On the contrary, it might just be that, in looking at the ways in which modern tech can give us “antiquity,” we can see how it serves the pursuit of wisdom.  Two particular means spring to mind: these tools make available a vast library of great writing from the past and they provide an array of new venues for ancient methods of teaching.  Let us consider each of these in turn.

Most of us are familiar with a number of free online books sites.  Here are a few worth a visit: The Baldwin Project, Project Guttenberg, The Online Books Page, LibriVox (audio), and the leviathan that is Google Books.  There are also paid book services through various online book sellers, which often use e-readers.  Encyclopedias, news sources, academic journals, library services and nearly all new publishing efforts are emerging online.  What all of these sites and services make possible is the reality of a vast library of great writing at your finger-tips for very little cost.  It would be difficult to underestimate the amazing value of this situation.  We enjoy in this a treasure of real worth in the pursuit of wisdom.  When it comes to education, however, availability of books is not enough.  The pursuit of wisdom has always been a matter of the give-and-take between souls as they grapple with ideas together.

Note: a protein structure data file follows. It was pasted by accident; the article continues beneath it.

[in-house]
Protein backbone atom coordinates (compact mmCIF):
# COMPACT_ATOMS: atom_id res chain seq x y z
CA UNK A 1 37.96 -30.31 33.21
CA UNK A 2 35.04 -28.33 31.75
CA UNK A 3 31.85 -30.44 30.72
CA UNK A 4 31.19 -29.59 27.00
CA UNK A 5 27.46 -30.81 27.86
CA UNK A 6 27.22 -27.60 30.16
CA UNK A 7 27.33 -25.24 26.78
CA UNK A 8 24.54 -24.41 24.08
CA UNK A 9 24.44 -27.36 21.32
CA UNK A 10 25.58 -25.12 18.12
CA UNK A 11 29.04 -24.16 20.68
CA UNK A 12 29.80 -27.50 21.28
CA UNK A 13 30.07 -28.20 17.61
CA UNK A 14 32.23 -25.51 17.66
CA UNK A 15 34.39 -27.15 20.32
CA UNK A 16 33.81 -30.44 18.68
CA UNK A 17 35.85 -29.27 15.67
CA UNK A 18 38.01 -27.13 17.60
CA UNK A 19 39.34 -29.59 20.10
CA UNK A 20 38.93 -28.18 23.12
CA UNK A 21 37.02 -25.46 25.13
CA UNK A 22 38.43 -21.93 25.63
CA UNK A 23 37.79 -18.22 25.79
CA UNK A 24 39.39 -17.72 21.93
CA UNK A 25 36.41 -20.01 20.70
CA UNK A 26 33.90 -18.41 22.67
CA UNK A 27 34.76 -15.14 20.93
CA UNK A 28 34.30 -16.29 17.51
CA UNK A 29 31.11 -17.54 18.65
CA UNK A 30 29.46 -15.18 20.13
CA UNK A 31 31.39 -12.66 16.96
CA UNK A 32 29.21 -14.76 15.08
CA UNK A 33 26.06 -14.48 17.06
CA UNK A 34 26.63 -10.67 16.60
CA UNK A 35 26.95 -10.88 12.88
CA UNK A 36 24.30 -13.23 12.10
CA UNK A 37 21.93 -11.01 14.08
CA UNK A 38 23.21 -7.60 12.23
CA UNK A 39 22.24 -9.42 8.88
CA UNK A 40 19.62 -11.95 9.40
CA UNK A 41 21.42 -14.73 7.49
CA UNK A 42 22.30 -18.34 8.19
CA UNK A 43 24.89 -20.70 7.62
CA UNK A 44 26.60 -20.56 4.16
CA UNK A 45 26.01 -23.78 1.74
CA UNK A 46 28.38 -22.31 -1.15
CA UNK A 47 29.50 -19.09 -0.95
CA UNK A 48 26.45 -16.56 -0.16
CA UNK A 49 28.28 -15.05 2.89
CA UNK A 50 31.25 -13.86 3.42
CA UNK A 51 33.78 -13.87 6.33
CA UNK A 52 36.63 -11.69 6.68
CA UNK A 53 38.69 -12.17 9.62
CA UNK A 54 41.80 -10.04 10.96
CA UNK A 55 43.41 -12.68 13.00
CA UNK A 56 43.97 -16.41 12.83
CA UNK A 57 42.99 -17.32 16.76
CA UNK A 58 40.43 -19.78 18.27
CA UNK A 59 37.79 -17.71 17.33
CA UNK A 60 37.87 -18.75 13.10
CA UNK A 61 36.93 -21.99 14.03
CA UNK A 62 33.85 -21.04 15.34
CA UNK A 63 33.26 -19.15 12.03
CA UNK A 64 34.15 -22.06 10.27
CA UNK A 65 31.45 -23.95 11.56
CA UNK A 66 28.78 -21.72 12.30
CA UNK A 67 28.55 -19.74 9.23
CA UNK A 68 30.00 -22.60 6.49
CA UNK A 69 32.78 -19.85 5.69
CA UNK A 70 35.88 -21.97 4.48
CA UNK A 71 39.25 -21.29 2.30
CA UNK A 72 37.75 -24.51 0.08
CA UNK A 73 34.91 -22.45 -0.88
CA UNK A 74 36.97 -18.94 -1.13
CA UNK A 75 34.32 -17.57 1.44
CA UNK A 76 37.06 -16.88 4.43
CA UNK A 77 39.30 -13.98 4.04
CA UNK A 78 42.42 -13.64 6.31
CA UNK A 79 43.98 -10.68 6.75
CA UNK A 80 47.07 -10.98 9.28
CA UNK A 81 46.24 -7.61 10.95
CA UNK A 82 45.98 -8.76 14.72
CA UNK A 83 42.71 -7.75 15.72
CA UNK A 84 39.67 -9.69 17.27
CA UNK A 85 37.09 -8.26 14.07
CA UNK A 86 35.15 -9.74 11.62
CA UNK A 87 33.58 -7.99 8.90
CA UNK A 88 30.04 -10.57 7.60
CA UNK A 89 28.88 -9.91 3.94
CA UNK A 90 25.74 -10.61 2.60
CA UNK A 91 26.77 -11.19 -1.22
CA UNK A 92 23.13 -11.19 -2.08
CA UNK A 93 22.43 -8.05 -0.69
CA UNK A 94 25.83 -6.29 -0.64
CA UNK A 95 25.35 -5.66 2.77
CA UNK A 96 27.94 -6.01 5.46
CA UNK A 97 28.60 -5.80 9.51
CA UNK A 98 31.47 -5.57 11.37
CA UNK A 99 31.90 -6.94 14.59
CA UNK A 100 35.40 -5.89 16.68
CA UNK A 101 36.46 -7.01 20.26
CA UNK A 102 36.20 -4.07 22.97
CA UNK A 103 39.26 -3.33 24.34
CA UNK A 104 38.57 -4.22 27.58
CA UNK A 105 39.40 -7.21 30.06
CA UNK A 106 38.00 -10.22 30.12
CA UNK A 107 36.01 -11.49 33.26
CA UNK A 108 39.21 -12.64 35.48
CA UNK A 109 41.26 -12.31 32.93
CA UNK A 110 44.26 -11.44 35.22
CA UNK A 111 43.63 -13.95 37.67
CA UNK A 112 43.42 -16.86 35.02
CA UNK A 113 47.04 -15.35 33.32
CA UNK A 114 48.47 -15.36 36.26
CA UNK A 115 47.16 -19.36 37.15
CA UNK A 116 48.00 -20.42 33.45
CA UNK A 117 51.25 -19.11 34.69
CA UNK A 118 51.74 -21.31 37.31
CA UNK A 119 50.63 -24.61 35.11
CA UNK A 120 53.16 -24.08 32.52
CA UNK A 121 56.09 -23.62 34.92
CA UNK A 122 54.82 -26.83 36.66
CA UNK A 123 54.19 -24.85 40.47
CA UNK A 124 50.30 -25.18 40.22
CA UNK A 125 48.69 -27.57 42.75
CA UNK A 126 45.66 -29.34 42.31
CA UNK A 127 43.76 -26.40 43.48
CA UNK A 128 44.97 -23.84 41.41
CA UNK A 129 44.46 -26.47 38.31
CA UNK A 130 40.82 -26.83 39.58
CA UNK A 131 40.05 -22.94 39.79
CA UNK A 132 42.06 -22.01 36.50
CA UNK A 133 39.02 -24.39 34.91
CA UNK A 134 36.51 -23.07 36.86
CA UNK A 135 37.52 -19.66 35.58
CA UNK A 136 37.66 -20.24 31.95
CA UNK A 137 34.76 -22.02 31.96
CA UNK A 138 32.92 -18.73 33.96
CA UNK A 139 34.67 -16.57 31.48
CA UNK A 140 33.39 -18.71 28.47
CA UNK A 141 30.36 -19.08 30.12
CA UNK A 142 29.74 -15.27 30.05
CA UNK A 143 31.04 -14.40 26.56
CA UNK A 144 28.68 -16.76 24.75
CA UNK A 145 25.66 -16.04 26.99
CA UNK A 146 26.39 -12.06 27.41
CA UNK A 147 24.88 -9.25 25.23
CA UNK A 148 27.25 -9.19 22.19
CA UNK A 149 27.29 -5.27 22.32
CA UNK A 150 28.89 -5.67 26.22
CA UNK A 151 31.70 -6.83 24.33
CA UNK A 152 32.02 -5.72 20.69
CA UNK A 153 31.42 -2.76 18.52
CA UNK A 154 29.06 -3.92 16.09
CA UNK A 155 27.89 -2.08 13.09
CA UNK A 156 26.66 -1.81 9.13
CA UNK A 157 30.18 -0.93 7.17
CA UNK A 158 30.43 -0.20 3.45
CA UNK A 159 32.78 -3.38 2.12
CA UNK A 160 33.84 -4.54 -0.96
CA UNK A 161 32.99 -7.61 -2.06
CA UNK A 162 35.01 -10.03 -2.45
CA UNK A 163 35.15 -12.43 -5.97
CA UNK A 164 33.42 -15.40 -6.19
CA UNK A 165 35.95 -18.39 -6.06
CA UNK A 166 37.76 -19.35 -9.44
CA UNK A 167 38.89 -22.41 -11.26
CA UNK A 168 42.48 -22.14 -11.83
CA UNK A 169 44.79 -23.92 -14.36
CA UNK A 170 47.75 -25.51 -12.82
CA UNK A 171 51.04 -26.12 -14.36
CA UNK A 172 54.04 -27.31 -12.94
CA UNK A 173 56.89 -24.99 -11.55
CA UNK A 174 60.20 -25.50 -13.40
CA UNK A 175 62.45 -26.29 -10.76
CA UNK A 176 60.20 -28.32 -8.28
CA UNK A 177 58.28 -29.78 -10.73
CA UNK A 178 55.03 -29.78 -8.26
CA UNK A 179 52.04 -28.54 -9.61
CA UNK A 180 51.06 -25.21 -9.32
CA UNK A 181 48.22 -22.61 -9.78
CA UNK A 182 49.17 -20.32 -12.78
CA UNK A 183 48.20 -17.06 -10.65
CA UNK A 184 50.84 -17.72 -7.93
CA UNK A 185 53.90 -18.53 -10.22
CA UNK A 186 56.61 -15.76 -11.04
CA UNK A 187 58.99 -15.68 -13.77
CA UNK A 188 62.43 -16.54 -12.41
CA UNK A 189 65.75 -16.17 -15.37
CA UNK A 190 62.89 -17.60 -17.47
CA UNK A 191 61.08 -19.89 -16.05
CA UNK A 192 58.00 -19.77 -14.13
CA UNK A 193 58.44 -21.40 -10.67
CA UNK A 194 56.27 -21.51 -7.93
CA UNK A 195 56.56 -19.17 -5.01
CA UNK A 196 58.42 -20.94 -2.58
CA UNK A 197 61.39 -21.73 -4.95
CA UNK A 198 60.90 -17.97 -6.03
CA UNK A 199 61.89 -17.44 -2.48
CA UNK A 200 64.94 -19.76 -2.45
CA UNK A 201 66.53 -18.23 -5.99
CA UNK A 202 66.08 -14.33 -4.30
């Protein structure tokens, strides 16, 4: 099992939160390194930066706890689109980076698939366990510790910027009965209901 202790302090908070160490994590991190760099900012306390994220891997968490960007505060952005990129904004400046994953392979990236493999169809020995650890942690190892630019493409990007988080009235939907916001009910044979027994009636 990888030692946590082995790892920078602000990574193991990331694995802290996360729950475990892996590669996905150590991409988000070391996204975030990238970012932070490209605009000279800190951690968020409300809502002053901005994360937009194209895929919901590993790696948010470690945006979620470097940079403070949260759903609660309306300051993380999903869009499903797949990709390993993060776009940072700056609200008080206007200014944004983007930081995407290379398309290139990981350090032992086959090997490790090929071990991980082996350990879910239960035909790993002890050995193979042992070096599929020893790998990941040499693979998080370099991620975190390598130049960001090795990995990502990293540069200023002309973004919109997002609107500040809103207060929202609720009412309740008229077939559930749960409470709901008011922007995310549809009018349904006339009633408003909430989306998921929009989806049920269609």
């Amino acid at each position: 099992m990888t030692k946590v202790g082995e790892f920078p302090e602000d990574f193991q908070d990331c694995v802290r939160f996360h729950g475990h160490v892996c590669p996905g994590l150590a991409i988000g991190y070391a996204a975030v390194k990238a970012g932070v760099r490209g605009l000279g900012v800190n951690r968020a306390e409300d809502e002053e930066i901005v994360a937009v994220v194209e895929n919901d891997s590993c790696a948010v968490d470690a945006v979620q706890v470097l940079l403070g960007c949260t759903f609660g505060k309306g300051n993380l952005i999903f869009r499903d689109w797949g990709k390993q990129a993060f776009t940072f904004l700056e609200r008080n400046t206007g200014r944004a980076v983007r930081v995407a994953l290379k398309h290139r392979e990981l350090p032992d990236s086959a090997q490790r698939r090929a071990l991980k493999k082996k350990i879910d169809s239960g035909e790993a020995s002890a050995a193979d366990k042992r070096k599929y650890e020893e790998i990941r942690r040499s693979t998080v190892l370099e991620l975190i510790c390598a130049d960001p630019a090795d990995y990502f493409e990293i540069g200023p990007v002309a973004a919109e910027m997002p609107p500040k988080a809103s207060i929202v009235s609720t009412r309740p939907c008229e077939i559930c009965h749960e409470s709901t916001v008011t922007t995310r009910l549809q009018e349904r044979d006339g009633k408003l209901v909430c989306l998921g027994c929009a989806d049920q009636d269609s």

Socrates, famously, questioned; Plato dialogued; the Mediaevals engaged in disputatio; and in many educational circles today there is an increasing awareness of the value of dialogue as a means of teaching.  The lecture, reflecting the idea of teachers as masters of a subject who are skilled in leading students into understanding, remains an essential tool (though much of modern teacher training replaces expertise and joy in the knowing with didactic methodology, for good or ill).  These are basic models of teaching that cannot be replaced by merely digital teaching tools, but they can be facilitated with modern tech.